As another 5 Series enters production, we look back at the original E12 generation. I have to admit that I haven’t been to any launch events for the new G60 BMW 5 Series. I didn’t go to any for for the previous model either but I did organize one for the F10. Was that really almost fourteen years ago? I remember E28s well as new cars and went to an E34 5 Series dealer launch. Yeah, I’m getting on in years.
1972 – The BMW 520
The E12 BMW 520 might have looked like a new model, but in fact, it used a lot of parts from existing models, namely the E3 2500 saloons for suspension and final drive parts, and the Neue Klasse models that it replaced for transmissions. Little was exactly as before, but a BMW mechanic would recognize most of it instantly. The BMW 520 was built initially at Munich, but production had moved to the newly minted Dingolfing plant by 1973, and fifty years later, the eighth-generation cars would also roll from the same factory gates.
The 520 used the venerable (even then!) M10 iron block alloy head SOHC four-cylinder that was now ten years old. Now, though, the piston crown and cylinder head design had been revised with the familiar E12 casting moniker on the inlet manifold side, plus it had a very unusual carburetor setup – a pair of Zenith Stromberg 175CDET carburetors. Why this arrangement was used in preference to the usual twin-choke single Weber or Solex as used on the 2002 or later 320 is unclear, but even so, the 520 motors gave 115 bhp compared to the outgoing BMW 2000, thanks to two carburetors and a higher compression ratio.
At 182 inches long, it was comparable to the Volvo 144, Audi 100, and the new Alfetta, plus at 1230 kg it was 100 kg heavier than the old 2000, so it needed those extra 15 ponies. Tires were 175 SR14 radials. A heated backlight, cloth trim, and laminated windshield were standard. From late 1975, a revised ‘E21’ engine was fitted, and the tachometer was often replaced by a large clock. Performance was adequate, as road tests used to say.
0 to 60 mph took 11.3 seconds with an 18-second quarter mile and 109 mph all out. The gearbox was the Getrag 242 four-speed, a new unit with excellent synchromesh, and the final drive was an E3 ‘side loader’ unit but with a new ratio of 4.1:1 – a long-legged cruiser it was certainly not. But, more was to come.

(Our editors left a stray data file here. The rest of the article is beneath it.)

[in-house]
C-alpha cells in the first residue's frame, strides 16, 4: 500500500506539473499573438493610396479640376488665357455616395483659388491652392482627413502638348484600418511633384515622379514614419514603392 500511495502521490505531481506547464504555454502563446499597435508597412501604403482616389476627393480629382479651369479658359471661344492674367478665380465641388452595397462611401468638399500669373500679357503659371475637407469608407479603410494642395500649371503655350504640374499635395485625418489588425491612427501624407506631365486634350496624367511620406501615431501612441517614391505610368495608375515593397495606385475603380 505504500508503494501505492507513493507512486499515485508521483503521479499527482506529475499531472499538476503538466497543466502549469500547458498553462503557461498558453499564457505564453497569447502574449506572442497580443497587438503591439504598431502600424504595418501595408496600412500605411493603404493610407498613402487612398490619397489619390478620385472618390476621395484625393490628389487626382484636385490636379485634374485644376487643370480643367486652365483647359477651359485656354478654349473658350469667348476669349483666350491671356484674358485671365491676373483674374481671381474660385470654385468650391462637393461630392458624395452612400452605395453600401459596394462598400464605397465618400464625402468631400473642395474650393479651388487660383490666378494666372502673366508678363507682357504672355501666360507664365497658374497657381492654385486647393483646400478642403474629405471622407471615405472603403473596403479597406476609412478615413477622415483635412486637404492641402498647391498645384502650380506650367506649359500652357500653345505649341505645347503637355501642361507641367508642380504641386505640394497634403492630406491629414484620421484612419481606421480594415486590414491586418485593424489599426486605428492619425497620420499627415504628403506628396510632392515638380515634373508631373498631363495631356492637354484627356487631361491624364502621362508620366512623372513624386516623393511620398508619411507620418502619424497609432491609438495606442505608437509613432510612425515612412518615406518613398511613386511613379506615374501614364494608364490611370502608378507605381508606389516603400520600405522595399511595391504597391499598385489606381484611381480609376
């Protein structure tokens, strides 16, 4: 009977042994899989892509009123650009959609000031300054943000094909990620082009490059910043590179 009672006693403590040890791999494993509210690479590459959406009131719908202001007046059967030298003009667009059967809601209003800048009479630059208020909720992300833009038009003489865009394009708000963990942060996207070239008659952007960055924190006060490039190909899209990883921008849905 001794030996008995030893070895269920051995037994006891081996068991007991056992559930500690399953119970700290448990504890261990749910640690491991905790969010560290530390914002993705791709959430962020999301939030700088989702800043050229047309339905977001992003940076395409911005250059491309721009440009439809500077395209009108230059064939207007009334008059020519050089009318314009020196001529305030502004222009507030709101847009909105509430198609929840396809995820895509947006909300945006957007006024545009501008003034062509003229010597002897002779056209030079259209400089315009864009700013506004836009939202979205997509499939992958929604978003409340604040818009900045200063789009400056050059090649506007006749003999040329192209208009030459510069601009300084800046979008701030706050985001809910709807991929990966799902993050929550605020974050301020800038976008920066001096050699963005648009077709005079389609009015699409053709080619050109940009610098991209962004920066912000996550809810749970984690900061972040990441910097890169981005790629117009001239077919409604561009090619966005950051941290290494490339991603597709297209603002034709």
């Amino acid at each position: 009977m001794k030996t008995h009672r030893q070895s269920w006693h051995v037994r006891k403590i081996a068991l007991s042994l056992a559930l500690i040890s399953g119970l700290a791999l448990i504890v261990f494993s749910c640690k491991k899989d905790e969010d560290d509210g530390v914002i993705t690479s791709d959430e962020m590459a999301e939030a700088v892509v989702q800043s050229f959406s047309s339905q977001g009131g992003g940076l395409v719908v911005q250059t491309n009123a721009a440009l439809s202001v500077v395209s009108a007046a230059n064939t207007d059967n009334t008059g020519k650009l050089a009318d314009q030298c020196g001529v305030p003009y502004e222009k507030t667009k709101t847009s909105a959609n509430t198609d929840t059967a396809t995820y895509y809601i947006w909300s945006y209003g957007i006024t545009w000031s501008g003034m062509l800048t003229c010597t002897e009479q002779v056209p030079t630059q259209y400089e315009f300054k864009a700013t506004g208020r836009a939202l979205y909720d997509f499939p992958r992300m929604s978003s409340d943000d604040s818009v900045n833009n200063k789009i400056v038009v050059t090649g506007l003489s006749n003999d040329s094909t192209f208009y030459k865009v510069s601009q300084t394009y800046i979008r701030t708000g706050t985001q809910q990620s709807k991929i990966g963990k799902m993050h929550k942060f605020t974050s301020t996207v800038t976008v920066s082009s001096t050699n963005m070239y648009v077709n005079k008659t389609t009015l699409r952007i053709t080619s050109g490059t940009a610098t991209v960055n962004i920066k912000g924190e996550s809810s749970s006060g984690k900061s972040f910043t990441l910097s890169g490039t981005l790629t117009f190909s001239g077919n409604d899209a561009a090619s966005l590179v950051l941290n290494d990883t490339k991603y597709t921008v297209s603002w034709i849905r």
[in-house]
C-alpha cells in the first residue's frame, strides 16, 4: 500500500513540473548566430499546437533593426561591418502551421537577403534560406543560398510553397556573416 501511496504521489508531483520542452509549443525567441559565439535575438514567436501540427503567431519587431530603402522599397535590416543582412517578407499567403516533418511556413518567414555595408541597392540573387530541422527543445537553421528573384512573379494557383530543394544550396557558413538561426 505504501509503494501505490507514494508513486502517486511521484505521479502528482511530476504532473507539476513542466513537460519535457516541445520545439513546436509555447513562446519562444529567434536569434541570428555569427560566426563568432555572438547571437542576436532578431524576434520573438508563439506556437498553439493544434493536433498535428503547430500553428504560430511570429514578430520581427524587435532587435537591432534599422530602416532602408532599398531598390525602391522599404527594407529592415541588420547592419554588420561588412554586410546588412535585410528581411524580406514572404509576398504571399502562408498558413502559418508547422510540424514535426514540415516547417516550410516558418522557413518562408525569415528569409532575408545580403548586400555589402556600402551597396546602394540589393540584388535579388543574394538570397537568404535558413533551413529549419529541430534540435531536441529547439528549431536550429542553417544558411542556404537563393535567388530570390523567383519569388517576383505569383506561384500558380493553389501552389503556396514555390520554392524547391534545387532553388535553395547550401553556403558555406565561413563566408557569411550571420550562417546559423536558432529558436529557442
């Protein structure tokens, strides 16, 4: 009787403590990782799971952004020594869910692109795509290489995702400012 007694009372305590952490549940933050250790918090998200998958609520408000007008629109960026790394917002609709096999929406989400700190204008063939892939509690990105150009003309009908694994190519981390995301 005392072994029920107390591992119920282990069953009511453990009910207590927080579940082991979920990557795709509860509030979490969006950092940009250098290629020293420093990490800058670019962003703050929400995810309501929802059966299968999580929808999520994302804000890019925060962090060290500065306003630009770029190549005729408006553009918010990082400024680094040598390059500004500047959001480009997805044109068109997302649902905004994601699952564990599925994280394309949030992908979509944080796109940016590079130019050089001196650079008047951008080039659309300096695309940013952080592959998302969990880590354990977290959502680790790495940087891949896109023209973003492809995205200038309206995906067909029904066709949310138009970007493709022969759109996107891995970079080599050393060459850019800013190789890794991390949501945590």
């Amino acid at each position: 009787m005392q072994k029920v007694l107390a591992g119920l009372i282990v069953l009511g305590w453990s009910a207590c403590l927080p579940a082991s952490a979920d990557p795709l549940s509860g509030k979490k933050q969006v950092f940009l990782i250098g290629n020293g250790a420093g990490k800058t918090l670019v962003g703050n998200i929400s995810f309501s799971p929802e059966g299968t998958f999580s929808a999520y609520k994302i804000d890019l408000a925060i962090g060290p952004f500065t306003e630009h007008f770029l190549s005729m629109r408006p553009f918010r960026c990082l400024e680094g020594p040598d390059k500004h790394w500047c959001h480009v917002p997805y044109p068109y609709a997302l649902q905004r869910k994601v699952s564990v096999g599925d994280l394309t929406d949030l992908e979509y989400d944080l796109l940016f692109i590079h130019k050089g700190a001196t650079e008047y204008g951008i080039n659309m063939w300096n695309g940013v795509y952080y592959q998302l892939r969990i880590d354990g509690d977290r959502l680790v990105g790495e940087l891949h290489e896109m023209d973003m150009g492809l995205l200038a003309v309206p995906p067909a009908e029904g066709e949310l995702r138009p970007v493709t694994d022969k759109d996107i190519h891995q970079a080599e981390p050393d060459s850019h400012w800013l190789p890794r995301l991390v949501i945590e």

Faster – The BMW 520i
Coming very shortly after in early ’73 was the fuel injection model. The revised E12 version M10 was given the Kugelfischer fuel injection system from the previous 2000 Tii, and this engine also went into the 2002Tii from late 1972. With a higher compression again (9.5 rather than 9.0), the 520i had a useful 130 bhp. That resulted in a 10.5-second 0-60 sprint, a 17.5-second quarter, and 116 mph.
That’s not the whole story though because the 520i also used a taller final drive of 3.9:1 that gave the injection car longer legs and a far more relaxed feel on the road. This new vigor was enhanced in other ways too – HR-rated tires and a slightly larger front sway bar, 22 mm rather than 21 mm. The 520i was the first E12 to have the model designation on the front grille. In 1975, the 520i was given the revised E21 engine like the 520i – another revision to the pistons and cylinder head and the Bosch K Jetronic CIS fuel injection system. The 520i would be discontinued in 1977 – for now.
1973 – The BMW 525
With 520 productions now in full flow at Dingolfing, late 1973 saw the first six-cylinder Five, the 525. BMW created this by basically fitting the 2494 cc M30 six-cylinder engine, Getrag 262 gearbox, and 3.64 ratio final drive from the E3 2500 into a 520 shell. The engine was nominally 150 bhp in the 2500 but was now rated at 145 bhp in the 525. Stronger springs and dampers were used as well as the 520i sway bars and HR-rated tires and rear disc brakes.
Carburation was twin Solex 35/40 double-choke carburetors with a 9:1 compression ratio. The hood was also given a raised power bulge to clear the larger air cleaner. This 2500 engines would seem fairly lazy – the 117 mph top speed and 0-60 time of 10.6 seconds appear little different from the 520i… ditto the 17.8-second quarter. But even with the taller final drive ratio, the 525 could not quite hit sixty in the second gear (58 mph) so it was actually faster in reality and was far nicer and more relaxed to drive. Power steering was standard from October ’75.
1974 – The BMW 528
Now we’re talking. When the 200 bhp E3 3.0Si arrived in late 1971, the regular 180 bhp 3.0S became automatic only and there was a gap in the BMW range for a car like the 528. Taking the 525 as a basis, the 528 added vented disc brakes, slightly stiffer suspension (but not by much), 195/70×14 tires plus of course the 170 bhp engine from the 2800 saloon allied to the 3.64 final drive. Now, the E12 was a brisk car. 0 – 60 took nine seconds, the standing quarter 16.9 seconds, and 122 mph was the all-out maximum. Power steering was fitted, and you could order a Borg Warner Model 65 automatic that frankly spoiled the car. The later ZF versions were better but really, you needed the four-speed manual.
…..And The BMW 518!